Updated: 7 minutes ago
Editorial: Steaks, planes and campaign cash reveal Corcoran’s hypocrisy

Editorial: Steaks, planes and campaign cash reveal Corcoran’s hypocrisy

Florida House Speaker Richard Corcoran lives the high life. He’s raising big money for the state Republican Party and his political committee, and the cash is being spent on junkets to Napa Valley, charter planes and steak dinners. Lots of steak dinn...
Updated: 7 minutes ago
Editorial: Modest improvements to unneeded tax cut package

Editorial: Modest improvements to unneeded tax cut package

The massive tax cut legislation Congress is poised to start voting on today remains terrible public policy. It raises the federal debt by more than $1.4 trillion over the next decade, and it primarily benefits businesses and the wealthy over the poor...
Updated: 10 minutes ago

St. Pete woman killed in Tampa crash trying to avoid dog on I-275

TAMPA — A dog that ran onto northbound Interstate 275 caused a chain-reaction crash that killed a 70-year-old St. Pete Beach woman on Monday afternoon, according to the Florida Highway Patrol.The crash took place at about 10:45 a.m. on I-275, north o...
Updated: 14 minutes ago

 
Updated: 18 minutes ago
Florida grand jury investigates FSU frat pledge’s death

Florida grand jury investigates FSU frat pledge’s death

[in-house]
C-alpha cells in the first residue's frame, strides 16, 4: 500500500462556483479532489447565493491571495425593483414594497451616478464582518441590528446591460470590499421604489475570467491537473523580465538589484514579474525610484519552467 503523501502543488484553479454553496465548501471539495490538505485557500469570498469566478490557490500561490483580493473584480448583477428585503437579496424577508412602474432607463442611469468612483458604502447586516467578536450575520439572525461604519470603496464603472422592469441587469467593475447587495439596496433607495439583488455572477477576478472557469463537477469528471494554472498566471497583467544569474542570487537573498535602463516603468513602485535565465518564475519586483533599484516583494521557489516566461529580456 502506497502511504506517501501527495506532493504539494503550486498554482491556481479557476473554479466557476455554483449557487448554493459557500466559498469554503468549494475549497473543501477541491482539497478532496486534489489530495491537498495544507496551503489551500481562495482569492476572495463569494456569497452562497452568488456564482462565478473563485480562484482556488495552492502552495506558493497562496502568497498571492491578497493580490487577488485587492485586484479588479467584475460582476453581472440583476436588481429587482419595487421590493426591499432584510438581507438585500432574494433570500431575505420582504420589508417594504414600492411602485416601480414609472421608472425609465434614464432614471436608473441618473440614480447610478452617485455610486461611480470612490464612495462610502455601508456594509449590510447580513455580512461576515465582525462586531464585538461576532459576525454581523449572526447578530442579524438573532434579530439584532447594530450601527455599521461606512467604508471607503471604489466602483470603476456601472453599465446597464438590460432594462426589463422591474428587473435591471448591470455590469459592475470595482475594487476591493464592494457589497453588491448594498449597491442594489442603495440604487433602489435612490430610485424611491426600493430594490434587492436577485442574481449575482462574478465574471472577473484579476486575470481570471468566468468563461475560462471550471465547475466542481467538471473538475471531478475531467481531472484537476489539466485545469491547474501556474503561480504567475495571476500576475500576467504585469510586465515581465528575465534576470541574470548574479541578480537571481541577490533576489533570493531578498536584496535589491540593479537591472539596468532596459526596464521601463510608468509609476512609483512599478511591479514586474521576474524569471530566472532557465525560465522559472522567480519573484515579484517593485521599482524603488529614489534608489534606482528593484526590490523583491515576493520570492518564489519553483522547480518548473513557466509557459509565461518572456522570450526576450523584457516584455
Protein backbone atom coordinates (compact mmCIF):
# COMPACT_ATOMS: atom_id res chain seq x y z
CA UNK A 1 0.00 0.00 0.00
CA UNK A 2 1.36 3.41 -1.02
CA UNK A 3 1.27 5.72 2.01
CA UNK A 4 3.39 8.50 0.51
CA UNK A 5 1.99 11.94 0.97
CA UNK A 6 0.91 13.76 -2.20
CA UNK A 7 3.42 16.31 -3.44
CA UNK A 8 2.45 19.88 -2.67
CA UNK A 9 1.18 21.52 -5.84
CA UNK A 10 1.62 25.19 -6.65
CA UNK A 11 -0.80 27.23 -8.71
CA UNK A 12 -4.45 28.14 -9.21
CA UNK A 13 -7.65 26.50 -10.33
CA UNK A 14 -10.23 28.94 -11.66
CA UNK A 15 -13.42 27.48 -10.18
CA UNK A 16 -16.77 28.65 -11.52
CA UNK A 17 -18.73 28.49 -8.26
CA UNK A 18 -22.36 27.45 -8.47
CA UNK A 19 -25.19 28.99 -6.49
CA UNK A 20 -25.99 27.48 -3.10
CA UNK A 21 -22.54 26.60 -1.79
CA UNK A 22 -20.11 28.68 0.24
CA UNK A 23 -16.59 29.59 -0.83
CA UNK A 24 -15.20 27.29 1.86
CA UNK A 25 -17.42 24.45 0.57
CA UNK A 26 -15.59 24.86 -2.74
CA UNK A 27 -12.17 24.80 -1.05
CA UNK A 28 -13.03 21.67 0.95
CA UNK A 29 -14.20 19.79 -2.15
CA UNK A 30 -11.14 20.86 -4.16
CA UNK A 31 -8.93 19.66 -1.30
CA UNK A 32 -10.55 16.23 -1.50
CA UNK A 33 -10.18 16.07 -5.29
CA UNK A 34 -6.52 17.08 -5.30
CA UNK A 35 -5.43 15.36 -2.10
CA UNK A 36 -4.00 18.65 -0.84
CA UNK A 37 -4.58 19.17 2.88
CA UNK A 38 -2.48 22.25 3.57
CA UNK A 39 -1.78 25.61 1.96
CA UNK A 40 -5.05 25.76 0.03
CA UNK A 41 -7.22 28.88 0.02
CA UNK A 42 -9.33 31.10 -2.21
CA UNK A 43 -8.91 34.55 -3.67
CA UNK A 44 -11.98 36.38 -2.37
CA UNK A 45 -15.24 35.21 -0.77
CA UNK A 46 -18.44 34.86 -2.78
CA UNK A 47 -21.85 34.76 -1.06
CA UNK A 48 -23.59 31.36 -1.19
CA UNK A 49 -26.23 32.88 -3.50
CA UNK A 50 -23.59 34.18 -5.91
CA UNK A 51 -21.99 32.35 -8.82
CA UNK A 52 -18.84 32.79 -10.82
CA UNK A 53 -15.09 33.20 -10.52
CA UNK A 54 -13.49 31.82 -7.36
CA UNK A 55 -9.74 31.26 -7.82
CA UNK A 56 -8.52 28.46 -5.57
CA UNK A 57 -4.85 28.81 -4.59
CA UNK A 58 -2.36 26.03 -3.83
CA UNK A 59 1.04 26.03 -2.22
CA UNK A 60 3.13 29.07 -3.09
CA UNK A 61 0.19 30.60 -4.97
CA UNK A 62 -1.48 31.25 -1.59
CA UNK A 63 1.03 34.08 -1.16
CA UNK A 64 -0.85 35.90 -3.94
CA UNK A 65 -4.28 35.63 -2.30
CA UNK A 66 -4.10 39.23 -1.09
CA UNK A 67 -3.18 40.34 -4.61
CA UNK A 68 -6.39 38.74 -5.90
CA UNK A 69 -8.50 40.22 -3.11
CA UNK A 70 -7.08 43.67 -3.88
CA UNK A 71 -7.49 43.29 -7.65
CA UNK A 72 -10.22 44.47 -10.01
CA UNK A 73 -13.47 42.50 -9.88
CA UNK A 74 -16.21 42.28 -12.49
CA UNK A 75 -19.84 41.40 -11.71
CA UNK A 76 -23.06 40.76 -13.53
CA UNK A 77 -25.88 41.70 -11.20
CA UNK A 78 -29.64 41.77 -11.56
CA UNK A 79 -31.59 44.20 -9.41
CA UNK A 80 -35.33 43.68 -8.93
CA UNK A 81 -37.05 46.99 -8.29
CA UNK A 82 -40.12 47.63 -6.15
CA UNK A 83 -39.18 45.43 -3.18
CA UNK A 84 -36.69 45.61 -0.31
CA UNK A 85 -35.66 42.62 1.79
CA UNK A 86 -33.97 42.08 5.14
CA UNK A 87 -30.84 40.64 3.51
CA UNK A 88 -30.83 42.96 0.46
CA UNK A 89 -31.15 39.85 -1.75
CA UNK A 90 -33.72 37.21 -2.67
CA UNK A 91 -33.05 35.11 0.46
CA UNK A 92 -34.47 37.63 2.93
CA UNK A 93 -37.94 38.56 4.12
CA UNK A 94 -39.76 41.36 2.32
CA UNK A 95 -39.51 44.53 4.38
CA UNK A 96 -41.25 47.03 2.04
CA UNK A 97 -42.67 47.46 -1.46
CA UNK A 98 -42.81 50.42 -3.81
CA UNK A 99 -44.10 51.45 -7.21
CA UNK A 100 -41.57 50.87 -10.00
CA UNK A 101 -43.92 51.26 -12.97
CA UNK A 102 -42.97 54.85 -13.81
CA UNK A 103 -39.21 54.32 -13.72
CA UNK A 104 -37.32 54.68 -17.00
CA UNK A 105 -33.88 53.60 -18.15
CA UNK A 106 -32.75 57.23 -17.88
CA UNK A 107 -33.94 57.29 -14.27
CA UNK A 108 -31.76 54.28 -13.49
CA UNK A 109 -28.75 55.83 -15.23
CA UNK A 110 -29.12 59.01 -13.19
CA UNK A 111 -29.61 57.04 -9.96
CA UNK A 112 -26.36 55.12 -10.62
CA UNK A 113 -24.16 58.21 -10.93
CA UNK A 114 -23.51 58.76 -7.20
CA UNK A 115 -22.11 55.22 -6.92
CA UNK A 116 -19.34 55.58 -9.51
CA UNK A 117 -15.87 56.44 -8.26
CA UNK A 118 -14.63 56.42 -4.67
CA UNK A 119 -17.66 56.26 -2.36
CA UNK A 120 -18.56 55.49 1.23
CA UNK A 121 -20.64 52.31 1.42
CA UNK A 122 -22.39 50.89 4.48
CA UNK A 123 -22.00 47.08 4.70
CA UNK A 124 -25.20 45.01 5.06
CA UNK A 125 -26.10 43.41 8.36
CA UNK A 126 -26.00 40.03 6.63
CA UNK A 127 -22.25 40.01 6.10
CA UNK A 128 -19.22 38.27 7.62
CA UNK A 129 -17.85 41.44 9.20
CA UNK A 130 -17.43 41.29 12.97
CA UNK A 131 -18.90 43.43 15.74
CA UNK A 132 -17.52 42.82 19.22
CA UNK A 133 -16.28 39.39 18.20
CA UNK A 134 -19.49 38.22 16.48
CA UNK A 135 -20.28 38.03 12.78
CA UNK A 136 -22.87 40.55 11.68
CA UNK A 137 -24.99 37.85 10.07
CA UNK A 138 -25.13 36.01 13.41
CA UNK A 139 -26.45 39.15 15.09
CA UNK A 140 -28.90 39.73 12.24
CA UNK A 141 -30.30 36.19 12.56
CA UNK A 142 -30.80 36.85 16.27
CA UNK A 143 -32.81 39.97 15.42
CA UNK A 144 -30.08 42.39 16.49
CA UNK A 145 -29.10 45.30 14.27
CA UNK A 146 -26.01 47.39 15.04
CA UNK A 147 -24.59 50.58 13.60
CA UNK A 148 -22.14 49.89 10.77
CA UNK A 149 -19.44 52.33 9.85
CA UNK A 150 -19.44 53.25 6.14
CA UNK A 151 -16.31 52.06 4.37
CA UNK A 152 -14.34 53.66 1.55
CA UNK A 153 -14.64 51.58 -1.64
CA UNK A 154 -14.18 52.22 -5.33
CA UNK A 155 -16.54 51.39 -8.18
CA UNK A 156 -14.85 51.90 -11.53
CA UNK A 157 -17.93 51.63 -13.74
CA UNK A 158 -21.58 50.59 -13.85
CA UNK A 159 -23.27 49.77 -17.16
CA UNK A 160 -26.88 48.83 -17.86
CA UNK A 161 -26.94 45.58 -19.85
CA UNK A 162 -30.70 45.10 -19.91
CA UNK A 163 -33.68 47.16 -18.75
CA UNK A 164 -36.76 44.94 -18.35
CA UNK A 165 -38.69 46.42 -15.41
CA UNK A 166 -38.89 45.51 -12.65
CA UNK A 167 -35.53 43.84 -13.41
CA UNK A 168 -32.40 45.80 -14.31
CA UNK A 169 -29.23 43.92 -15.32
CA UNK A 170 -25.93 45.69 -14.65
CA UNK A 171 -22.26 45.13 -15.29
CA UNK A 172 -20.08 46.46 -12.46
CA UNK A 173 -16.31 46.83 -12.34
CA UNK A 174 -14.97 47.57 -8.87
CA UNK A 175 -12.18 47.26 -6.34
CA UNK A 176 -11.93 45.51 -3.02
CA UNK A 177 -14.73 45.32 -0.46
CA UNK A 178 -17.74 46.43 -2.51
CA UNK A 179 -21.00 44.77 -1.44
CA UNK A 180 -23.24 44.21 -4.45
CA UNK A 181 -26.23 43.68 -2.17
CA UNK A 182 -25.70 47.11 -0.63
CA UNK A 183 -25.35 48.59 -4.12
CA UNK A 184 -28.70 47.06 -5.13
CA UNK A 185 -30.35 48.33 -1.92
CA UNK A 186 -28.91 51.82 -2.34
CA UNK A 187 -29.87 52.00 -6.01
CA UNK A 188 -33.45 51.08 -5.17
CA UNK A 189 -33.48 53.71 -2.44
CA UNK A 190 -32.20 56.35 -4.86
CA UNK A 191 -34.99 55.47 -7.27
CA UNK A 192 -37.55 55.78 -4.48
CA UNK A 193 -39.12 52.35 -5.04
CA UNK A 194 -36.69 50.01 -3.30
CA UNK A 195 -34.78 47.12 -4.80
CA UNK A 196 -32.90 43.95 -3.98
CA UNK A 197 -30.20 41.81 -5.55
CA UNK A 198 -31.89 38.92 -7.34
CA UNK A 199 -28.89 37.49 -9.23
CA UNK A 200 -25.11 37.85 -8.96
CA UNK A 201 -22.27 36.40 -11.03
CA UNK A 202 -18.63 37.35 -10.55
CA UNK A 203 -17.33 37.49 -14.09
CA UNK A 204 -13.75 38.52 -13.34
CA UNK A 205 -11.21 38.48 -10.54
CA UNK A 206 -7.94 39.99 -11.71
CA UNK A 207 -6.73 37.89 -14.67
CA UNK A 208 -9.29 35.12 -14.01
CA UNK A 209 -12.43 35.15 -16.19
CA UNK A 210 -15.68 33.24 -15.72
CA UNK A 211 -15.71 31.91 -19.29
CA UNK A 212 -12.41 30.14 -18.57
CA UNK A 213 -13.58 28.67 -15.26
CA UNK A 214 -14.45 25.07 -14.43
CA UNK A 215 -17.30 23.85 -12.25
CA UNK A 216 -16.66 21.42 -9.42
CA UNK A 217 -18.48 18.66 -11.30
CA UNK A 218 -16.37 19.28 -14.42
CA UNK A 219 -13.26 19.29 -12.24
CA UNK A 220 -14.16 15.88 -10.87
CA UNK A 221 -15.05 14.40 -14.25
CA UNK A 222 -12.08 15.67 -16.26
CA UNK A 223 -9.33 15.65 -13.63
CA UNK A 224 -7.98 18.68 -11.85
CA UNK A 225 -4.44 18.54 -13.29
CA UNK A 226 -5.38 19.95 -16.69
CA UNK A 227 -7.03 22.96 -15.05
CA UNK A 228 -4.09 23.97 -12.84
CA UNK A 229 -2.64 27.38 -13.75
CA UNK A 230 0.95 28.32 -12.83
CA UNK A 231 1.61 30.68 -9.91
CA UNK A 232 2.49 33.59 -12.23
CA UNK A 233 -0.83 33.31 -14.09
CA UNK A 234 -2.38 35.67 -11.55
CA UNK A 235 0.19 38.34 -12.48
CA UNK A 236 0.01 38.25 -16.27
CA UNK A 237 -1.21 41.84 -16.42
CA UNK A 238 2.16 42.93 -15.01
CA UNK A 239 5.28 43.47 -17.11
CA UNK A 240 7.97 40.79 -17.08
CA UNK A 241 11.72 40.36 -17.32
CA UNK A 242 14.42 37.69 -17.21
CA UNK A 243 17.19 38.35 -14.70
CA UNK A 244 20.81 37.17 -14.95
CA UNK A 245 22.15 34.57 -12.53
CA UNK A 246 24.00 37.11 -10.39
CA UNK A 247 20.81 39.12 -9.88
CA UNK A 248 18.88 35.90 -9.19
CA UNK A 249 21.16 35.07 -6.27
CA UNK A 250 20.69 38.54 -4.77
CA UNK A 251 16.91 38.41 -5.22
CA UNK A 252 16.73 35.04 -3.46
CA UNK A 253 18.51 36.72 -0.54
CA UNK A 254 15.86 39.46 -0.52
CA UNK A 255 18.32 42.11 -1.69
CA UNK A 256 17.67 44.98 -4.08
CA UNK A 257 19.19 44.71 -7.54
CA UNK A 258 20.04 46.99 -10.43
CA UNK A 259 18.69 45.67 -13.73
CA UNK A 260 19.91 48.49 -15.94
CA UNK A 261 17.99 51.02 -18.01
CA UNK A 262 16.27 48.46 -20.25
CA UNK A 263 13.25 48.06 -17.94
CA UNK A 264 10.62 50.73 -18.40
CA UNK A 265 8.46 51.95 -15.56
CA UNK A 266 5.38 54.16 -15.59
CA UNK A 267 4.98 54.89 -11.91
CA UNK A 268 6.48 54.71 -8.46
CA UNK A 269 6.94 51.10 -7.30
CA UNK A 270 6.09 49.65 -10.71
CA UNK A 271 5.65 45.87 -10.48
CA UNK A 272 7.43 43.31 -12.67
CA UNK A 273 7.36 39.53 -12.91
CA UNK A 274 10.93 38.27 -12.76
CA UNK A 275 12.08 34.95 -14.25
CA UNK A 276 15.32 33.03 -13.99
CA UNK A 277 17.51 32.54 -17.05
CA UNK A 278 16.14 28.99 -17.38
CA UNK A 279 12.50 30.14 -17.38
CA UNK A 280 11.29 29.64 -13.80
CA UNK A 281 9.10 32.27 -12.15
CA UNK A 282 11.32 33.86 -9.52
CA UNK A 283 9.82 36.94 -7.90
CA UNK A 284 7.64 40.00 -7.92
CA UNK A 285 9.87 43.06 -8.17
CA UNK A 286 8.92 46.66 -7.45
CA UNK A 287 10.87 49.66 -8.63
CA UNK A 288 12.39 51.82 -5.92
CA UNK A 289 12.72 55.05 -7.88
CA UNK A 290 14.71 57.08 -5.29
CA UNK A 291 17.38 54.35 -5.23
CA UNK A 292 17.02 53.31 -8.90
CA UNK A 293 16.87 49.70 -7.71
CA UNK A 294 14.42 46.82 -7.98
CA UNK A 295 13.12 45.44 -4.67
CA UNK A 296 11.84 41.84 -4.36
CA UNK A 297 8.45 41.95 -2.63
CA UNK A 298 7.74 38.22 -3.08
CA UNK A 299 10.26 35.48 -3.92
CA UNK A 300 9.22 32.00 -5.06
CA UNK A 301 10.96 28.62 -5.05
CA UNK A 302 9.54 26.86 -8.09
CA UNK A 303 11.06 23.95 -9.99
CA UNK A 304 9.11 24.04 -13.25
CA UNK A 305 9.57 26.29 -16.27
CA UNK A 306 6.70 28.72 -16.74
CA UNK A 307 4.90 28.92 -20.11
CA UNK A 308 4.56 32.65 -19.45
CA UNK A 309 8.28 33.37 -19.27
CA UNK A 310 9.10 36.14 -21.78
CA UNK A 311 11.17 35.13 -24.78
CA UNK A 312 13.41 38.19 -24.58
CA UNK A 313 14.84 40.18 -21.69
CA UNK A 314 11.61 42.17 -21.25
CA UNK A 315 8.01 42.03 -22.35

TALLAHASSEE, Fla. (AP) — A grand jury is meeting to consider filing charges in the death of a Florida State University fraternity pledge.The Leon County grand jury on Monday interviewed Florida State administrators and those who were at a party with ...
Updated: 26 minutes ago

Land O’Lakes teacher faces felony child abuse charge

LAND O’LAKES — A special needs teacher at Oakstead Elementary School was arrested on a felony charge of child abuse, accused of striking and kicking a 15-year-old in her care over the weekend, according to the Pasco County Sheriff’s Office.The event ...
Updated: 1 hour ago

Pasco sheriff: Boy, 10, shot while playing with gun

DADE CITY — A 10-year-old boy was shot Monday in what the Pasco County Sheriff’s Office is calling an "accidental" shooting that took place when he was left home unattended with another child.Deputies were called at 2:57 p.m. When they arrived at the...
Updated: 1 hour ago

Updated: 1 hour ago
First-Citizens Bank & Trust acquires Tampa-based HomeBancorp

First-Citizens Bank & Trust acquires Tampa-based HomeBancorp

TAMPA — North Carolina-based First-Citizens Bank & Trust Co. is acquiring Tampa-headquartered HomeBancorp, which operates HomeBanc. First Citizens Bank will pay $15.03 per share in cash, a Monday release said, and the deal is expected to close by mid...
Updated: 1 hour ago